The large majority of Americans of all ages disdain the MSMers – and many despise them for their cavalier attitudes about what to brand news and what to push into the public square. The MSM elites are not admired or respected and certainly not trusted. Once they leave their posts they are quickly forgotten and certainly not missed. The contempt in which they are held by the members of the military is almost complete, and the government elites who battle or use them also sneer at their vanity and their easily played reflexes.
They are protected by the First Amendment, and I wouldn’t have it any other way, nor would the vast majority of Americans. But as careless as they are with the safety of America, we ought to at least be clear about our opinions of them and their “craft.”
Here is the text of Romney’s statement:
"First of all, I woke up this morning, and I was shocked to see the ABC News report regarding covert action in Iran. I was not shocked because of the covert action. I was shocked because a news organization with such a renowned reputation as ABC News would deem it appropriate to publish information about a covert action existing, and publish that not only to America but to the entire world. The reporting has the potential of jeopardizing our national security. Stated quite plainly, it has the potential of affecting human life. We may never know.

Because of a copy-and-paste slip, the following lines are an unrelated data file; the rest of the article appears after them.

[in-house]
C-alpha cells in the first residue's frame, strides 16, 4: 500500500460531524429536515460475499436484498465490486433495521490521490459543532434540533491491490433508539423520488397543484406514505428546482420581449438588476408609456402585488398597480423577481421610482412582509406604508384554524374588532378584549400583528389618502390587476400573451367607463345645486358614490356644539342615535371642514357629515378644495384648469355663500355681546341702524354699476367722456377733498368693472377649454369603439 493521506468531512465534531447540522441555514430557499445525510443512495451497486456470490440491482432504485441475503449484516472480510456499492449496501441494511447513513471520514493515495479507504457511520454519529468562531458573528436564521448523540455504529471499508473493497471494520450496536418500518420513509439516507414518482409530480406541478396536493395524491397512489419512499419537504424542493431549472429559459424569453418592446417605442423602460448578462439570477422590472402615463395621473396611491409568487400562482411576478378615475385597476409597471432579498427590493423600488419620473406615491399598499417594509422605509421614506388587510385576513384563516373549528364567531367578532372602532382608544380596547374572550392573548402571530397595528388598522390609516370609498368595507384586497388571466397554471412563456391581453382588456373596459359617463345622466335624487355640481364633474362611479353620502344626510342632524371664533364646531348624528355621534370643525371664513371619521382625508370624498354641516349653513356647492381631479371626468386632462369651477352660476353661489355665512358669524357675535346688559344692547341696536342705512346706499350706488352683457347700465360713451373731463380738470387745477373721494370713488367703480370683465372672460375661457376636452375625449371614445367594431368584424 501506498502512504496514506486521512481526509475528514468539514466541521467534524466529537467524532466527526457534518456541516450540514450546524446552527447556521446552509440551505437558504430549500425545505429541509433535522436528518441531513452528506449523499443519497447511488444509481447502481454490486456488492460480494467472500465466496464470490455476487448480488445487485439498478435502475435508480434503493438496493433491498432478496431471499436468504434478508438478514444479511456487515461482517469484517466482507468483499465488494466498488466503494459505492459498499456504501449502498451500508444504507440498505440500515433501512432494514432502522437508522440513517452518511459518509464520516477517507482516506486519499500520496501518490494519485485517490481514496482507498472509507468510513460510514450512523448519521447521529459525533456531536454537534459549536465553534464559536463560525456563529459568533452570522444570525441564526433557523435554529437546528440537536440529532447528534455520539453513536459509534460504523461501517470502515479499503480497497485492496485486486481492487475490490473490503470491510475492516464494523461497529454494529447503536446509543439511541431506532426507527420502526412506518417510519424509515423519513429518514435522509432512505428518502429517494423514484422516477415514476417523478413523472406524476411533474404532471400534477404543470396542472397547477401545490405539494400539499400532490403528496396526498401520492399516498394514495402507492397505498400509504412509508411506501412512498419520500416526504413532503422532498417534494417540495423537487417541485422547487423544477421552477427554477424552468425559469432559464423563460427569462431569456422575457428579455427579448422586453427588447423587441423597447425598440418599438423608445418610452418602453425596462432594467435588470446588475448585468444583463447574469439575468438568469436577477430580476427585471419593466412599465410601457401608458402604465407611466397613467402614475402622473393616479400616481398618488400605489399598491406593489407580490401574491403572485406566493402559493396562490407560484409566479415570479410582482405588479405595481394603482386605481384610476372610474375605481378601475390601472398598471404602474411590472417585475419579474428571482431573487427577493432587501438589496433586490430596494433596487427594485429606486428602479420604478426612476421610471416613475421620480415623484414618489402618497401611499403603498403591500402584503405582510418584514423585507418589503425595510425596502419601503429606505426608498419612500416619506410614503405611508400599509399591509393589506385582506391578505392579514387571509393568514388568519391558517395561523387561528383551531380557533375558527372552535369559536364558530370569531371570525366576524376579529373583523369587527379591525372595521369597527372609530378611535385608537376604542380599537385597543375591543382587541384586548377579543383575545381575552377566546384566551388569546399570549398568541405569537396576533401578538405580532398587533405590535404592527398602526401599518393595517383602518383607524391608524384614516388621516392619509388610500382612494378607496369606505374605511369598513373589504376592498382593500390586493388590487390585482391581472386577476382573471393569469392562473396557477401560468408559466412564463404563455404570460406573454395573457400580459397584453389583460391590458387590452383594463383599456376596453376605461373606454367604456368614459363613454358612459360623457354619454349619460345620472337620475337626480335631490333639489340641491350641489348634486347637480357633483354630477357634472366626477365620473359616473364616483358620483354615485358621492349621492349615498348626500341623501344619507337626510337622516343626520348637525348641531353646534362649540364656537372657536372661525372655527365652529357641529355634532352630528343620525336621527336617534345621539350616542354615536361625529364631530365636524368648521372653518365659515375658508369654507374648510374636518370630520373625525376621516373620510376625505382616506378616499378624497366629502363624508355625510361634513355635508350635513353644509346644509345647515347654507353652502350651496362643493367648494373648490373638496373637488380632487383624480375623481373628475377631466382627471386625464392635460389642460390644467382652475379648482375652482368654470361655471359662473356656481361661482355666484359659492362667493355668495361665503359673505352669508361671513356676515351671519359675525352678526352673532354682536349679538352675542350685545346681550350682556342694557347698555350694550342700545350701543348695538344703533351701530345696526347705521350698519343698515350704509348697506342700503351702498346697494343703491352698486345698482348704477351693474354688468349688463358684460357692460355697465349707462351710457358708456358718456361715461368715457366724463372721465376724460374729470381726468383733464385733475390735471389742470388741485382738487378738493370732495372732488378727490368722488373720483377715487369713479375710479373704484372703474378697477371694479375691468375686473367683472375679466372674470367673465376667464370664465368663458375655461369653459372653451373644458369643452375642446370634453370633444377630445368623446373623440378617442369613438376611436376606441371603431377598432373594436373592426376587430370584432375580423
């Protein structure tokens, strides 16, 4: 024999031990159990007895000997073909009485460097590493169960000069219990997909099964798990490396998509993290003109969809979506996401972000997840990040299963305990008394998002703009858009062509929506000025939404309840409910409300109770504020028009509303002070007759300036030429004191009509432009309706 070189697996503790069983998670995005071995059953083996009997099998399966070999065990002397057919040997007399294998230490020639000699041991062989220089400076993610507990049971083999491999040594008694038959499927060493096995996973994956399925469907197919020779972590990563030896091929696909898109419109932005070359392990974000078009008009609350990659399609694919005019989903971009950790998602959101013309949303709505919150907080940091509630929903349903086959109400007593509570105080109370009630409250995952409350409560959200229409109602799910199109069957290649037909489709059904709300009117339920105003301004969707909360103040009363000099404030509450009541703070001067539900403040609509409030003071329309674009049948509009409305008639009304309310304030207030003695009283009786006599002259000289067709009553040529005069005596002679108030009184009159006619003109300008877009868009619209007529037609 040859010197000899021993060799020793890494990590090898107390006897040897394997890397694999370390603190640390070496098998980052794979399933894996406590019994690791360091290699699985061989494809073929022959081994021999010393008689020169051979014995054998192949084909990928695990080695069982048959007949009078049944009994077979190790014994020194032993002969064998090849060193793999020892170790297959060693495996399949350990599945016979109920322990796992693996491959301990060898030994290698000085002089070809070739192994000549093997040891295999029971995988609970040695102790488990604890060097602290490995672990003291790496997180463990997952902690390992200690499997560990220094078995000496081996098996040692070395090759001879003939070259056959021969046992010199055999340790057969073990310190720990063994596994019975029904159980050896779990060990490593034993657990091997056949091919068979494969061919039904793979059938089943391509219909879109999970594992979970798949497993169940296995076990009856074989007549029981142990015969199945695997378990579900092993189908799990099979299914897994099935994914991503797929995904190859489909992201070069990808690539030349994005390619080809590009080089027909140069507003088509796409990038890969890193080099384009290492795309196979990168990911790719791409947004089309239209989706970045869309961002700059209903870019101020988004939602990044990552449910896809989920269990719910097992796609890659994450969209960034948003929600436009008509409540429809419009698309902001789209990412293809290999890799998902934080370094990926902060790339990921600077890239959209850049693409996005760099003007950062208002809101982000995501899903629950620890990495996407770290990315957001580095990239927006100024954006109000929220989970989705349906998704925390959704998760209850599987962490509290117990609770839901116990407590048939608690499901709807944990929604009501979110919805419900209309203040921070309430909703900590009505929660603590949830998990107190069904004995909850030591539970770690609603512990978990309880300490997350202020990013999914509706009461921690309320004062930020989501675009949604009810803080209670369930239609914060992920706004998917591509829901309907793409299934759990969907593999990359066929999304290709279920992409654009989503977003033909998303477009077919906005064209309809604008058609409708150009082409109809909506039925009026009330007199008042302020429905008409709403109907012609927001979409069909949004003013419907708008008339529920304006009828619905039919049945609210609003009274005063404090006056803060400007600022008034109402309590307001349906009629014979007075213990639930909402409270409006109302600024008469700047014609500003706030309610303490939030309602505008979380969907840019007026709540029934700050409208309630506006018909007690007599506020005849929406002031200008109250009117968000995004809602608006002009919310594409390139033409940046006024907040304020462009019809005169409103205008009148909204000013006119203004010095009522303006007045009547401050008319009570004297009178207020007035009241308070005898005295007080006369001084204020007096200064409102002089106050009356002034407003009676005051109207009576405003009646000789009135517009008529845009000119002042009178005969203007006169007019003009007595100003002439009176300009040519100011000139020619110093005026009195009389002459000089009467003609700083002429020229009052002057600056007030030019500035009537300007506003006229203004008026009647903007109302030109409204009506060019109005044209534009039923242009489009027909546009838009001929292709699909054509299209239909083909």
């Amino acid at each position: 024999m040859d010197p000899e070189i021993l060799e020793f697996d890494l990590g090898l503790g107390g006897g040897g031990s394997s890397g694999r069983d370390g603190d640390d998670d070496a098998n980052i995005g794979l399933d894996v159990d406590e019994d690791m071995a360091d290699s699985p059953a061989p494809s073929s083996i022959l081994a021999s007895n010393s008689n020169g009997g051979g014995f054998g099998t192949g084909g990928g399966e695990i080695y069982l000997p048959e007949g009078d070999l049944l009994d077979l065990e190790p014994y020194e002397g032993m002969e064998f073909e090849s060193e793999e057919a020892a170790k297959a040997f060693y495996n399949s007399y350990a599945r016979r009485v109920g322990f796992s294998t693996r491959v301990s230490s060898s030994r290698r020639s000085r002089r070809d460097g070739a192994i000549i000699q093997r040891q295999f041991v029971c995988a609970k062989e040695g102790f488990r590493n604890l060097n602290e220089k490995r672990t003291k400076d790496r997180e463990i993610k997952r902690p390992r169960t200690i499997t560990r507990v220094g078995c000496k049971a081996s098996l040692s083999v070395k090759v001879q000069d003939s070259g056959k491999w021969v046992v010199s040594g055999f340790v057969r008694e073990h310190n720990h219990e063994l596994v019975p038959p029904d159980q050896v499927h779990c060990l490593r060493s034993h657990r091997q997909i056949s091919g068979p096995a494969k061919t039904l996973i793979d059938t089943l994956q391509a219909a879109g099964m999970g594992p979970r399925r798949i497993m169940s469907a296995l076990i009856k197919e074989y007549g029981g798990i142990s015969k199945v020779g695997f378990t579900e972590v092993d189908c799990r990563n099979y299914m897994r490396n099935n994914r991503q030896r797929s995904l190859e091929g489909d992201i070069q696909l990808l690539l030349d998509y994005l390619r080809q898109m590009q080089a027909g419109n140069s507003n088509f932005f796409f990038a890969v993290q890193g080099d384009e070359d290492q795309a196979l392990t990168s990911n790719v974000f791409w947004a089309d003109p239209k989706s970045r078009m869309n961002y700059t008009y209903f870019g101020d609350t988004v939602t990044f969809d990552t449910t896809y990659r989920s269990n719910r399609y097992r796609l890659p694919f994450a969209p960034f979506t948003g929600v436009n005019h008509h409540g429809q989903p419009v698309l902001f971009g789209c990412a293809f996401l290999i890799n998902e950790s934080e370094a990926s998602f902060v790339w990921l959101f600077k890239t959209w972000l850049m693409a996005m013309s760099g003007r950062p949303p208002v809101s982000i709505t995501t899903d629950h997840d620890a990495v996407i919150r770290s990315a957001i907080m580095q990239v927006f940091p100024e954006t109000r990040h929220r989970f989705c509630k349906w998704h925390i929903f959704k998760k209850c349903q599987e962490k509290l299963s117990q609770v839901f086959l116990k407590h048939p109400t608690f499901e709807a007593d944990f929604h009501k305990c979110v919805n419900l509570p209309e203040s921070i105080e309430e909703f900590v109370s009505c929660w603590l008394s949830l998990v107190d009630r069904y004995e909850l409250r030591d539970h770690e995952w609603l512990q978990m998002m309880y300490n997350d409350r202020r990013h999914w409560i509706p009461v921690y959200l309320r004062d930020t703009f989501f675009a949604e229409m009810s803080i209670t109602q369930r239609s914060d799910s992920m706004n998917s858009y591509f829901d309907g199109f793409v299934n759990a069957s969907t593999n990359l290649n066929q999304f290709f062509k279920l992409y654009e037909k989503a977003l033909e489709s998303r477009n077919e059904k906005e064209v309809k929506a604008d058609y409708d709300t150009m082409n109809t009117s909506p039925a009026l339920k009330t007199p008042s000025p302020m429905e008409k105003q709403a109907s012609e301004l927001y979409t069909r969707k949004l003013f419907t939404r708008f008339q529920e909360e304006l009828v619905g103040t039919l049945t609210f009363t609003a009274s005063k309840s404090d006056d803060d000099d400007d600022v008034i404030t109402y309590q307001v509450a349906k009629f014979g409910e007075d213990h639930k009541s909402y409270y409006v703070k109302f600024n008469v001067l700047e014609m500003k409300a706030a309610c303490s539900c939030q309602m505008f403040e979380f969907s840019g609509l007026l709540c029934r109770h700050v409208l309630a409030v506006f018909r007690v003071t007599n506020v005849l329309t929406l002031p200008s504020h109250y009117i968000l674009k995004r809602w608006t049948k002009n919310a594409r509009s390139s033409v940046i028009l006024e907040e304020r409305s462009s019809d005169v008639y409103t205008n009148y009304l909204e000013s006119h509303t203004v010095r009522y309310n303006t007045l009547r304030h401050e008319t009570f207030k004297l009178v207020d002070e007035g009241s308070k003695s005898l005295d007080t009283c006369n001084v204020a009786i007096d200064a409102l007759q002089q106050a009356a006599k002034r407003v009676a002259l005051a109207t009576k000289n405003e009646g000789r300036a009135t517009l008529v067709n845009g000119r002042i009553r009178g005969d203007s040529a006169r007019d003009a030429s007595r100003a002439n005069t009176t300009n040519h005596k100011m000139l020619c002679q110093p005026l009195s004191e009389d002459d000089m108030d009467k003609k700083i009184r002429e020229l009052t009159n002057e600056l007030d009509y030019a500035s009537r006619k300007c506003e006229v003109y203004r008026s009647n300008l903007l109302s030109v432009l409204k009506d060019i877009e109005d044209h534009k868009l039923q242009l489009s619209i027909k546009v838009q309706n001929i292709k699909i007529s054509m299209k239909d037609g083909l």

"As you know, Iran is developing a nuclear bomb. Iran sponsors terrorist groups like Hezbollah and Hamas. Iran's President has denied the Holocaust. Its leadership has incited to genocide. Its leadership has suggested the use of nuclear weapons. In fact, the spread of nuclear terror – nuclear proliferation – is certainly the most threatening of all the prospects on the planet today. And Iran is the most noted perpetrator of this nuclear proliferation. And Iran is supplying weapons and expertise that kill American soldiers in Iraq.
"And with all those things in mind and despite those factors, ABC News published classified information that warns Iran and that has the potential of putting Americans at risk. Now no one wants in a country like ours any form of censorship, but the media has a responsibility to police itself. And in the last little while, we've seen two examples of a failure in this responsibility. One by The New York Times with regards to reporting on the electronic eavesdropping on potential terrorists and the other is this report by ABC News. Responsible policing I just don't think happened on their part. Responsible policy-making happened on their part.?
"And I think it's important to recognize that we have a global war on terror which continues. It's a global war against violent jihad. We've seen six years of this. It's not about to disappear anytime soon. With that in mind, I think it's time for leadership in the media to consider and adopt voluntary rules of responsible reporting with regards to matters of national security. Of course, we have a First Amendment which we cherish and value. It provides for freedom of the press but with this freedom goes the responsibility of the press. I'm not looking, as I said, for government censorship. I'm looking for corporate responsibility."